Artificial Intelligence and Investing Essay

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Artificial Intelligence and Investing

Artificial intelligence can be defined as the ability of a computer to perform activities normally considered to require human intelligence. The techniques of this intelligence include knowledge-based, machine learning, and natural language processing techniques. Investing can be defined as the act of committing money to an endeavour with the exception of obtaining profit. Investing activities require data identification, asset valuation (the process of determining the worth of something), and risk management (the process of managing the uncertainty in investment decision-making). Artificial intelligence techniques can be applied to financial investing, especially in the areas of
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There is no specific “line” that a computer program must cross to be considered artificial intelligence, however an important factor is that the computerized solution should not be distinguishable form a human solution. This is referred to as the “Turing Test.”
Computer programming techniques that are commonly considered to be classified as being artificial intelligence includes: (1) knowledge-based techniques (ie: expert systems), (2) machine learning techniques (ie: genetic algorithms), and (3) sensory/monitor techniques (ie: natural language processing and image processing). First, an expert system is a program that uses knowledge and inferences to solve problems in a way that experts might. Next, neural networks are programs that simulate a network of communicating nerve cells to achieve a machine learning objective.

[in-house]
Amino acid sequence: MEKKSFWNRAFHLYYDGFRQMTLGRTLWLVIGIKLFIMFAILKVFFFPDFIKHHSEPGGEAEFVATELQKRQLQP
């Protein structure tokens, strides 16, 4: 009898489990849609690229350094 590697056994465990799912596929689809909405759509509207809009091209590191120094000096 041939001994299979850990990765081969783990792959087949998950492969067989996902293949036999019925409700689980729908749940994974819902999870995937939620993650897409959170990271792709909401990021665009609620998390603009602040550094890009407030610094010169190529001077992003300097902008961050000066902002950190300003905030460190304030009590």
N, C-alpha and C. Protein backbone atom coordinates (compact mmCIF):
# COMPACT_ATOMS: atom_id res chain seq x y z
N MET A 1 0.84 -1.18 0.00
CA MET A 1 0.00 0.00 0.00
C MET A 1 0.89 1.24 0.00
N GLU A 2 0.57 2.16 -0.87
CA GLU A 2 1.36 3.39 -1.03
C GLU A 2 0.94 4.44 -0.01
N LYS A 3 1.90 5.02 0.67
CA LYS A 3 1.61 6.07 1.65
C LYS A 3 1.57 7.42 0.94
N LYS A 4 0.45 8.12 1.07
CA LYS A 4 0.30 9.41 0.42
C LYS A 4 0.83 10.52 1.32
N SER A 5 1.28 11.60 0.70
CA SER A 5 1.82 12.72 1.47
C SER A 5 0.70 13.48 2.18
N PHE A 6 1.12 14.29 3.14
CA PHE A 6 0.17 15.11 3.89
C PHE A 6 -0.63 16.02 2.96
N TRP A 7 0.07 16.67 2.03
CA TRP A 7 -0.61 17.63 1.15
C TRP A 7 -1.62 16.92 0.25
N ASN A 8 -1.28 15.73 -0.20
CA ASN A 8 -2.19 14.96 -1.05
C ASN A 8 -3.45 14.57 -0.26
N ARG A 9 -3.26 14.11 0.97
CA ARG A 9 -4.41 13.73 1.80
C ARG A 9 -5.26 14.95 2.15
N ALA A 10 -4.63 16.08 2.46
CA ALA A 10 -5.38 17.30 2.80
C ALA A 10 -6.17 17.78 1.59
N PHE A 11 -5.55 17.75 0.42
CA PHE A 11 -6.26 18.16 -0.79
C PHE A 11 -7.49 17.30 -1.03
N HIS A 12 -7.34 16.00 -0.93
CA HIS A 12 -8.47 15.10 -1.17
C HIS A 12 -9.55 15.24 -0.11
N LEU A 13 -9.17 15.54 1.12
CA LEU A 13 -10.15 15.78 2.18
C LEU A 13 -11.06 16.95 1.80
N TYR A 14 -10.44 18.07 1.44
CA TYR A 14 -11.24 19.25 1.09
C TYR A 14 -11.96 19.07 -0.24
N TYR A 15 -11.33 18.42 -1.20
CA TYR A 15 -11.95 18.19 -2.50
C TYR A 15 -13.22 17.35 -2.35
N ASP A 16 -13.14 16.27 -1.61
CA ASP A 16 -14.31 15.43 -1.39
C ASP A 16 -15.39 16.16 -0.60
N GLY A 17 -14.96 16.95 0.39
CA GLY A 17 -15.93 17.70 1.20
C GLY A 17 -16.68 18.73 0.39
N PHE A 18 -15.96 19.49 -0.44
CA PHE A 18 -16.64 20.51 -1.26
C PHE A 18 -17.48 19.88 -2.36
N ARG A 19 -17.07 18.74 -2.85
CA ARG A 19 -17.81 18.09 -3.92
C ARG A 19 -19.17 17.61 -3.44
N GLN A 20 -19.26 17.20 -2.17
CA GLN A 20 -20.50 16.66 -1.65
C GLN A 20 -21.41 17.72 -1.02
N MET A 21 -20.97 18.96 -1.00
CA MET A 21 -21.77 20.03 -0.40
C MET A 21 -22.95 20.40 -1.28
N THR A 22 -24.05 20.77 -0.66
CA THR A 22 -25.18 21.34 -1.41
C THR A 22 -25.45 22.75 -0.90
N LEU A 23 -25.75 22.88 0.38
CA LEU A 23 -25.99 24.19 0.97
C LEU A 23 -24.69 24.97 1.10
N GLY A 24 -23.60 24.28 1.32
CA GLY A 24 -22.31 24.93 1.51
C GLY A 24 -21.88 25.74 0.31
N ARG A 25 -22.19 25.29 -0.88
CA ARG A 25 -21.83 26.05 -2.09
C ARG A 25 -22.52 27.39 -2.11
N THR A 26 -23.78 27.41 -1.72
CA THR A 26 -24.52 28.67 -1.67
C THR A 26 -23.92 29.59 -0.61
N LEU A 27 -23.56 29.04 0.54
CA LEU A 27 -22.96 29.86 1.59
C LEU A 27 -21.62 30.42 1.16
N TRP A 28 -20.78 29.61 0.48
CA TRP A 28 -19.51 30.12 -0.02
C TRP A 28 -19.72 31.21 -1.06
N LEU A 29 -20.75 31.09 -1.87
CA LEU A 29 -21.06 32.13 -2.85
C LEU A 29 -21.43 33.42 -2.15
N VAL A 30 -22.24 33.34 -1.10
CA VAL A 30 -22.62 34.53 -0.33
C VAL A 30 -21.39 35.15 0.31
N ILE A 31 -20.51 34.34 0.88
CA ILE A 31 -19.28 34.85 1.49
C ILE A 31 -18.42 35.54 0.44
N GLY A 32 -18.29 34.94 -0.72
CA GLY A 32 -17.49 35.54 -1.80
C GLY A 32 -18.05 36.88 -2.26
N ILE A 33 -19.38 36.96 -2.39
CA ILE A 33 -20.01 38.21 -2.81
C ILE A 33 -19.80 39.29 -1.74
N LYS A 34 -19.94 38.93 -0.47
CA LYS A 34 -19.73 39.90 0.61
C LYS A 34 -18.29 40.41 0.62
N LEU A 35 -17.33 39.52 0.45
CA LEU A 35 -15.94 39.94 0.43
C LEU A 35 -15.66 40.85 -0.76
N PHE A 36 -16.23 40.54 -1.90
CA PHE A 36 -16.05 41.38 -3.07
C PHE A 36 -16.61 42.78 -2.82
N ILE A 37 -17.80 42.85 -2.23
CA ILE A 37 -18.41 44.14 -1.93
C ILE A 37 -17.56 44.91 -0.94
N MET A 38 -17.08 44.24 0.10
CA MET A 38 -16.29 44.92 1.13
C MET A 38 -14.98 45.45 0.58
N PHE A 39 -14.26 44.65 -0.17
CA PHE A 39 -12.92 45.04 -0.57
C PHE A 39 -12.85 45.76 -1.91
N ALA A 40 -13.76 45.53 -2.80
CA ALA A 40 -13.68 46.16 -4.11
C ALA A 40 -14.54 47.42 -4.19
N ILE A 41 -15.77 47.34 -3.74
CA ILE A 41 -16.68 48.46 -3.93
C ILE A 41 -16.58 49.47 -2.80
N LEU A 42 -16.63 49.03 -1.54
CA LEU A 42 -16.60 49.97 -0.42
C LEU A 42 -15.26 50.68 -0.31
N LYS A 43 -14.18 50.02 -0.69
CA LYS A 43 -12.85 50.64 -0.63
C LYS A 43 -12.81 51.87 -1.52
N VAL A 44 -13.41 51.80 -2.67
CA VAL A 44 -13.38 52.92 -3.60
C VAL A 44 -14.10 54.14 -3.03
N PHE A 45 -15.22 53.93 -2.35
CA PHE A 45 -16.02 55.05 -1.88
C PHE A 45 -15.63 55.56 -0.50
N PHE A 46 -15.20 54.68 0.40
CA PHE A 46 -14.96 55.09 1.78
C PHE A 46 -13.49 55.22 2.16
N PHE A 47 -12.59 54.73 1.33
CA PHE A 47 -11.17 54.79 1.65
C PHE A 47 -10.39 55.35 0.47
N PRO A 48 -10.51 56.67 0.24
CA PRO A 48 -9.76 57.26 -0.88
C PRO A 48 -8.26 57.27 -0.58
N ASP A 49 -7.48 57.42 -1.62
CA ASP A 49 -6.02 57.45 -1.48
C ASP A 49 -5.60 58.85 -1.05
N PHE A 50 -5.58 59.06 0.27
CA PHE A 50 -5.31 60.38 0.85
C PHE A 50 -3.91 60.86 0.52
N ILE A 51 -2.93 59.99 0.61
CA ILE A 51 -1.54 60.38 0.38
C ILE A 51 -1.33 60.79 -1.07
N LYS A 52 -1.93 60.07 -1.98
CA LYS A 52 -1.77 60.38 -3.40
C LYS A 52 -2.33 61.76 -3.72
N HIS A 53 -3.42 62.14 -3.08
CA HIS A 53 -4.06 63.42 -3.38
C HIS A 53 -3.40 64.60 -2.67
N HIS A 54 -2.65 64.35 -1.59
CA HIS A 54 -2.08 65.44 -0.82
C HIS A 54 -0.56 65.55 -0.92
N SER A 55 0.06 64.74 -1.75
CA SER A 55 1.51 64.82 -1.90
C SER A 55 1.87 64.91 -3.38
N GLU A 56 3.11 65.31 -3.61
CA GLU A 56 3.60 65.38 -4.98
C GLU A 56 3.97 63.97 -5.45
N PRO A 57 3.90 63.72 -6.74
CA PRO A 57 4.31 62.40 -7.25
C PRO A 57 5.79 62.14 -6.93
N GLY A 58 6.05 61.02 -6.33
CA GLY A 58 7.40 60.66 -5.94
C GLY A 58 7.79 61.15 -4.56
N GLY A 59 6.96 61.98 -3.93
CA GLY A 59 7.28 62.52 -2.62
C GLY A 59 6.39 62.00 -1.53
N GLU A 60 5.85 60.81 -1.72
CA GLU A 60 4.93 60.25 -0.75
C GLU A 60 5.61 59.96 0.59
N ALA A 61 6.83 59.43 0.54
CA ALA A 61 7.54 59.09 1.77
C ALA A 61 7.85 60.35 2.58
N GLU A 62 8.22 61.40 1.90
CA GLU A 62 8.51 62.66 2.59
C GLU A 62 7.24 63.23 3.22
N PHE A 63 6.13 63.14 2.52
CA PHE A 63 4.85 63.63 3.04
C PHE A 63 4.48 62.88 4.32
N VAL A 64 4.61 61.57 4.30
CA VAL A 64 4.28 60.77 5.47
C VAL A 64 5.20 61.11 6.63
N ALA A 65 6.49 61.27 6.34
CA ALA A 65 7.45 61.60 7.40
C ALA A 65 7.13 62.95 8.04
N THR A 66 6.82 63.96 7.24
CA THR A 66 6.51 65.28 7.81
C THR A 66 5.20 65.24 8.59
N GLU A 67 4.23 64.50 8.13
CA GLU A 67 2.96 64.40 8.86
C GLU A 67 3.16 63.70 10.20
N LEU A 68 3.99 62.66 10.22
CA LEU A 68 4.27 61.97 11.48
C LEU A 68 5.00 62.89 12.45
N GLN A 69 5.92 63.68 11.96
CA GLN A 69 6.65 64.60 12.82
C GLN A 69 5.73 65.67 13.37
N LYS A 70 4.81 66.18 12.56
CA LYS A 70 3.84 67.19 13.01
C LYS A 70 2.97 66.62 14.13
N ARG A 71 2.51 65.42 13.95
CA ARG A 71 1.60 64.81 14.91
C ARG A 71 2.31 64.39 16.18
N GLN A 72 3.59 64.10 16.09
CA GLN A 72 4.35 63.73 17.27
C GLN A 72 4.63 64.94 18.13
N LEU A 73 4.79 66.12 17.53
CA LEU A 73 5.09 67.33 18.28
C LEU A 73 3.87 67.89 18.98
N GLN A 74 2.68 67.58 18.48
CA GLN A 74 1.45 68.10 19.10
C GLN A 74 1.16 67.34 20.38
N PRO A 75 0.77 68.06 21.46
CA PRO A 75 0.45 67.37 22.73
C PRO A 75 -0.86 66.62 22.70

These methods can be applied to many fields of study. For our purpose, in accordance to investing, expert systems are used to predict things such as bankruptcy, neural networks are used to make important decisions such as the buying and selling of stock, and natural language processing programs are used to suggest a buy or sell signal of stock.
Artificial intelligence applies to many areas of investing. However, computational techniques are not always considered to be strictly artificially intelligent. Non-artificial intelligence areas may include numerical analyses, operations research, and probabilistic
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